“A person must know about and have experience in the world to have something to say as an artist, and there is no better place to do that than at a liberal arts college, and Princeton is, simply, the best liberal arts college in the world,” says Wolf, professor of theater in the Lewis Center for the Arts and director of the new Program in Music Theater.
“Conservatories teach technique, which is easy to acquire, and graduate school is a better time and place to hone your technique. It's harder to get a well-rounded education, to learn to read, write, think, discuss and do research, and also be able to thrive, grow and be challenged as an artist — and this is what happens at Princeton,” Wolf says.
Princeton offers certificate programs in creative writing, dance, music theater, theater and visual arts, in which students are taught by leading scholars like Wolf and world-renowned artists — both permanent faculty and guest artists — who are working professionals at the top of their field. “A student can be a big fish in a small pond at Princeton. (And it’s a lovely and lively pond.) In theater, for example, there are endless opportunities to perform, direct, design, dramaturg and produce plays and musicals,” Wolf says. “Our arts programs are entirely undergraduate-focused and built around students’ needs, desires and ambitions. No conservatory is as student-centered as our program.”
A faculty fellow at Wilson College, one of Princeton's six residential colleges, Wolf also serves as an academic fellow for the women’s basketball team and enjoys attending rehearsals for and leading talkbacks at student shows. But above all, she loves teaching undergraduates.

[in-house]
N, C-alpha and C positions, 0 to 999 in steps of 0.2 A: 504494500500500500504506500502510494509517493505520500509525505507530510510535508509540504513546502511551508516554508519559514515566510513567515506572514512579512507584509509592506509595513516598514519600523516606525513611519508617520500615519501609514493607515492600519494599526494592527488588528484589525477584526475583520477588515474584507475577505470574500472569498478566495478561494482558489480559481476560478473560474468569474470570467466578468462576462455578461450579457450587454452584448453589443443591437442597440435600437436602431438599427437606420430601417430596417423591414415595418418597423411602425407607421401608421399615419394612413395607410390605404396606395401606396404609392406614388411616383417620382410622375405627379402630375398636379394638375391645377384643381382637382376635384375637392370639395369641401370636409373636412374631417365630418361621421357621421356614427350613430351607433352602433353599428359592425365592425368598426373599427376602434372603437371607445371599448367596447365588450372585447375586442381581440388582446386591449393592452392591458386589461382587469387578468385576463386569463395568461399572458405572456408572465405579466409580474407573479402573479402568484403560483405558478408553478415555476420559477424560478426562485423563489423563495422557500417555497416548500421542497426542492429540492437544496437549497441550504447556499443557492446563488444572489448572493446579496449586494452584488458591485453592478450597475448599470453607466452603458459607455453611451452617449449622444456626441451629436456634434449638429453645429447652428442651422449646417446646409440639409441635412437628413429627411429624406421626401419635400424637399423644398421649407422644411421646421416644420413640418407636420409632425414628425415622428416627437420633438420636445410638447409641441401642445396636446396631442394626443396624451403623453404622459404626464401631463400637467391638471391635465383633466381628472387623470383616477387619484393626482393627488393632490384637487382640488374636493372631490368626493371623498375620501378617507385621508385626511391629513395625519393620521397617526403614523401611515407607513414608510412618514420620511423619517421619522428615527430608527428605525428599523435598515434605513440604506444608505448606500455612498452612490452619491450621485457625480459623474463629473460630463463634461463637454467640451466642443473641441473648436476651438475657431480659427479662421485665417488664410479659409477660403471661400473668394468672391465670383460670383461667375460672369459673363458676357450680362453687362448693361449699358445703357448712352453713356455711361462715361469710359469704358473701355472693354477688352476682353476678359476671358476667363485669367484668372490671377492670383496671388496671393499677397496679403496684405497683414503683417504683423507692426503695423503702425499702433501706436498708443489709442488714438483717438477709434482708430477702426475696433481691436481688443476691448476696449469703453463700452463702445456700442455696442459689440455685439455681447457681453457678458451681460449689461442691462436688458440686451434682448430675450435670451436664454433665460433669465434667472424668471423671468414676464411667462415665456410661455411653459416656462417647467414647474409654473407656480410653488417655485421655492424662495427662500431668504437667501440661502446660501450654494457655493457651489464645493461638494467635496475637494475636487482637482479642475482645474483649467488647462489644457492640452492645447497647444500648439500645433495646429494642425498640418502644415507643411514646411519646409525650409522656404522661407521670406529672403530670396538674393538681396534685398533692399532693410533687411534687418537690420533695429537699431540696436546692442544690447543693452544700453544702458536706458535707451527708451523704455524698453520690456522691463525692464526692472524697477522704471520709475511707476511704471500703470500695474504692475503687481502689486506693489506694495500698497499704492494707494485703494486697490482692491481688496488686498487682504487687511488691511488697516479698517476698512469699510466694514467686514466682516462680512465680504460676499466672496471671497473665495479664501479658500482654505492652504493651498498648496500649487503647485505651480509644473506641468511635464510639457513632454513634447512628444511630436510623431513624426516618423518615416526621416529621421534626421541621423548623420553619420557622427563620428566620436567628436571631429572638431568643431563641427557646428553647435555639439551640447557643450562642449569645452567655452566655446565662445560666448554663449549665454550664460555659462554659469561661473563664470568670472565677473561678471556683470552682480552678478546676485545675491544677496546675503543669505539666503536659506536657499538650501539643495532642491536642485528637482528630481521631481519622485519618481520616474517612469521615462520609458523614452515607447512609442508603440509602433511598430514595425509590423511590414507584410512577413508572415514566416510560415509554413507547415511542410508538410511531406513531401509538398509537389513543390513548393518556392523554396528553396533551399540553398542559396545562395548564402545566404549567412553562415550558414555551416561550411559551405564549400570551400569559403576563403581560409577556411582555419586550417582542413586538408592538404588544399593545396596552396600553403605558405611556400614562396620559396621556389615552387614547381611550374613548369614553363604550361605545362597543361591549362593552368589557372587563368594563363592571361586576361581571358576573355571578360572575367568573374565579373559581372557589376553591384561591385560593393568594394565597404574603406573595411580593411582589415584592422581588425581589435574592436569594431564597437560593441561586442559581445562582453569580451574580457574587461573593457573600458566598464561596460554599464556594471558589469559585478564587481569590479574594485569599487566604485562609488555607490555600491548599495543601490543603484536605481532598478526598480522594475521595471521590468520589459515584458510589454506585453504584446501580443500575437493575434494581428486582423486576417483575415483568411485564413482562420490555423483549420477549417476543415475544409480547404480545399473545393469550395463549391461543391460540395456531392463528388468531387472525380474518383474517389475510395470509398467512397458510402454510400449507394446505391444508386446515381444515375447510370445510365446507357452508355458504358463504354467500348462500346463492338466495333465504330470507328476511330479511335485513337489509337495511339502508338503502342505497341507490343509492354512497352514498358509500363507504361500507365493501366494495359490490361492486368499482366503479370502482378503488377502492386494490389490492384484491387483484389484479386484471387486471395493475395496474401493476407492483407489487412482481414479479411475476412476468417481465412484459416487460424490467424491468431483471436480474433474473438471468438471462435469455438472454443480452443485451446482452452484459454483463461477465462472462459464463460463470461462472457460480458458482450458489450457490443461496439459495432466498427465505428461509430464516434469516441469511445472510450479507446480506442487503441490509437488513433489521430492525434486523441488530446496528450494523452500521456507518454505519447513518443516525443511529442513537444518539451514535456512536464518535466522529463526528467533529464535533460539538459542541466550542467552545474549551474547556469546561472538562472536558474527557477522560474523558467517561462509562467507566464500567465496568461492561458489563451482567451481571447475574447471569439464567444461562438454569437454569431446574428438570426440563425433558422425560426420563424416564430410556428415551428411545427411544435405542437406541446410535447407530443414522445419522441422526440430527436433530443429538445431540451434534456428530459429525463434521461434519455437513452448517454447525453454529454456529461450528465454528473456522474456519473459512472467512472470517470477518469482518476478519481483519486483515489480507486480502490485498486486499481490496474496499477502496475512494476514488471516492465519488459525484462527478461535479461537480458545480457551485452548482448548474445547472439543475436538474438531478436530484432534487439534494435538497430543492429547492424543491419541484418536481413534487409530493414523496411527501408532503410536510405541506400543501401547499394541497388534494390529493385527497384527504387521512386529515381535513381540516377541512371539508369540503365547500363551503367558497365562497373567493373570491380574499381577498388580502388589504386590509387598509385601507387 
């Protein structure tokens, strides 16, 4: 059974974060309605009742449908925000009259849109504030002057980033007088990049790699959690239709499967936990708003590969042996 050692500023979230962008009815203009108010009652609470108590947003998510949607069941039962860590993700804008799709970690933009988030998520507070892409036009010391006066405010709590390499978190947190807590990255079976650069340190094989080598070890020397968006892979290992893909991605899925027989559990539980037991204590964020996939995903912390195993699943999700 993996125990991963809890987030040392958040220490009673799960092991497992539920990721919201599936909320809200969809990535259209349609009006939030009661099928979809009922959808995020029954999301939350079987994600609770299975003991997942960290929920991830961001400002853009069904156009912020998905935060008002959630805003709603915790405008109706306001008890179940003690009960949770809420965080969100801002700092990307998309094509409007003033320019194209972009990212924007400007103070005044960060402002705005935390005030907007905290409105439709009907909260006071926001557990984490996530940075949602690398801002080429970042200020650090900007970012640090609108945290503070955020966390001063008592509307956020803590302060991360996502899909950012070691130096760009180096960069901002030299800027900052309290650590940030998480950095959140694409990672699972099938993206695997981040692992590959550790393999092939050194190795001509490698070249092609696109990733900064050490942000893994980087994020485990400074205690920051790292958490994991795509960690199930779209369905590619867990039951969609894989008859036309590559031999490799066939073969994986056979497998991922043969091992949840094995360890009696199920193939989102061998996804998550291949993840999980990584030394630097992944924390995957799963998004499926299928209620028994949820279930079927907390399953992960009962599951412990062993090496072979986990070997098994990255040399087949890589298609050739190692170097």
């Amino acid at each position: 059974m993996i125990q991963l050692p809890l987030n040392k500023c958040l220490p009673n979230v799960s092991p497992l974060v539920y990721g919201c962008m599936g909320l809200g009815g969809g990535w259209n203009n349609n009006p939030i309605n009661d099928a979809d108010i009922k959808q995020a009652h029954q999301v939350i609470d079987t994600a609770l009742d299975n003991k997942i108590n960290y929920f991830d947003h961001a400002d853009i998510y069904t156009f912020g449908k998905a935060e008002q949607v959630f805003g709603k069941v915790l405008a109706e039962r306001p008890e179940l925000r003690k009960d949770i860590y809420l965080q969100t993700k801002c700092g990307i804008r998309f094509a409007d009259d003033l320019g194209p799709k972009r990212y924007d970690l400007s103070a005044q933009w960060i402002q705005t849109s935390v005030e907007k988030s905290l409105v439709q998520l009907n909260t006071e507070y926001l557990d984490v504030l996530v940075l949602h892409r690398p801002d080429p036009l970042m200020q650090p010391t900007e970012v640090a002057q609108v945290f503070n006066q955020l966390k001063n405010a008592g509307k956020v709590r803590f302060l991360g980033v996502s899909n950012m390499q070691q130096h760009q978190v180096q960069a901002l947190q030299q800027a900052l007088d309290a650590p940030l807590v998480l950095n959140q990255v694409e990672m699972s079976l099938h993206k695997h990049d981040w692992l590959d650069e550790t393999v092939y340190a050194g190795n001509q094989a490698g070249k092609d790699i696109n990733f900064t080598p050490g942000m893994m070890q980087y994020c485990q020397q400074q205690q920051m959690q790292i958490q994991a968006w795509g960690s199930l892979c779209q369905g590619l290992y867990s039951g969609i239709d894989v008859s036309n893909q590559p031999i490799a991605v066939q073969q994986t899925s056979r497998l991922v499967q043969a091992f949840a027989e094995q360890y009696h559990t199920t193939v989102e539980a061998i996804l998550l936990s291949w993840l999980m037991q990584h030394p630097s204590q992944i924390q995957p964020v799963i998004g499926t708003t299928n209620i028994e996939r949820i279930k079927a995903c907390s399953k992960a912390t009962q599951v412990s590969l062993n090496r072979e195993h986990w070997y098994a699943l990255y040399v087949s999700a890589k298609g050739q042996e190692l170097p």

“Princeton students are insatiably curious and deeply engaged with the arts and with ideas,” she says. “They’re committed artist-scholars and scholar-artists who see no separation between art-making and study, between theory and practice, between thinking and feeling. They’re intellectually and artistically brave.”
Wolf's own love of theater took hold when she was an undergraduate at Yale University, where she performed in productions and sang with a cappella groups. She holds a master's in drama from the University of Virginia and a doctoral degree in theater from the University of Wisconsin-Madison. One of America’s foremost scholars on musical theater, Wolf is widely published. Her most recent book is entitled: “Beyond Broadway: The Pleasure and Promise of Musical Theatre Across America.”
At Princeton, Wolf has taught courses ranging from “Isn’t It Romantic? The Broadway Musical From Rodgers & Hammerstein to Sondheim” and “Introduction to Musical Theater Writing” to “Jewish American Theater and Performance” and “Performance and Politics in the 1960s.”
“In my classes, we examine how musical theater is in an intimate conversation with U.S. history, both shaping and being shaped by the larger culture. My students learn that musicals can and should be taken as seriously as Shakespeare or Ibsen, Mozart or Beethoven. I see students make these connections instantly, and watch them become musical theater scholars in one semester,” says Wolf, a 2017 Guggenheim Fellow and a recipient of the 2017 President’s Award for Distinguished Teaching at Princeton University.
She is particularly excited about the opportunities the University's new 22-acre arts complex will create for students. “The new buildings have beautiful rehearsal and performance spaces as well as places to gather and make work,” Wolf says. Artistic disciplines previously housed in buildings in separate parts of campus will now be neighbors, she adds, and that “will enhance the connections among theater and music and dance.”
Wolf says the next few classes of incoming Princeton students will set the tone for the new Program in Music Theater, which includes the creation of, the performance of and the study of musicals, including opera, Broadway musical theater, and new or avant-garde music theater. “This program signals Princeton's commitment to and excitement about music theater as a vibrant and collaborative art form,” she says.